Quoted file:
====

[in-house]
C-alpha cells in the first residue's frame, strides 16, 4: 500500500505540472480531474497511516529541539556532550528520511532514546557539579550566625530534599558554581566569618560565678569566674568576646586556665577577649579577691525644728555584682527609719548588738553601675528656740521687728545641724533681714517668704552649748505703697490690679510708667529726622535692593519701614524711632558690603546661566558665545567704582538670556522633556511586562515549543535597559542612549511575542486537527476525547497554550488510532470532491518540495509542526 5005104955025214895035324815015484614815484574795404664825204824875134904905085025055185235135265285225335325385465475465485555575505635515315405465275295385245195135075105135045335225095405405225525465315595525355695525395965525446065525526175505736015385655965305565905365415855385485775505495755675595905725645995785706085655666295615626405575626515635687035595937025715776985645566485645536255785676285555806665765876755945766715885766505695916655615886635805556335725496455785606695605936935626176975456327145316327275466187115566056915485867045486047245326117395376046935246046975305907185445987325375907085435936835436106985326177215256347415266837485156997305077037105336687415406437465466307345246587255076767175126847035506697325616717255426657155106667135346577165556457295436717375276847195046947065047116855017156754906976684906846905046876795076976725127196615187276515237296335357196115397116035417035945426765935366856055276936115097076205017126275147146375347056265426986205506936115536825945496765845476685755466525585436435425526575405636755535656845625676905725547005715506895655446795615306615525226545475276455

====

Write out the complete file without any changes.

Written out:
[in-house]
C-alpha cells in the first residue's frame, strides 16, 4: 500500500505540472480531474497511516529541539556532550528520511532514546557539579550566625530534599558554581566569618560565678569566674568576646586556665577577649579577691525644728555584682527609719548588738553601675528656740521687728545641724533681714517668704552649748505703697490690679510708667529726622535692593519701614524711632558690603546661566558665545567704582538670556522633556511586562515549543535597559542612549511575542486537527476525547497554550488510532470532491518540495509542526 5005104955025214895035324815015484614815484574795404664825204824875134904905085025055185235135265285225335325385465475465485555575505635515315405465275295385245195135075105135045335225095405405225525465315595525355695525395965525446065525526175505736015385655965305565905365415855385485775505495755675595905725645995785706085655666295615626405575626515635687035595937025715776985645566485645536255785676285555806665765876755945766715885766505695916655615886635805556335725496455785606695605936935626176975456327145316327275466187115566056915485867045486047245326117395376046935246046975305907185445987325375907085435936835436106985326177215256347415266837485156997305077037105336687415406437465466307345246587255076767175126847035506697325616717255426657155106667135346577165556457295436717375276847195046947065047116855017156754906976684906846905046876795076976725127196615187276515237296335357196115397116035417035945426765935366856055276936115097076205017126275147146375347056265426986205506936115536825945496765845476685755466525585436435425526575405636755535656845625676905725547005715506895655446795615306615525226545475276455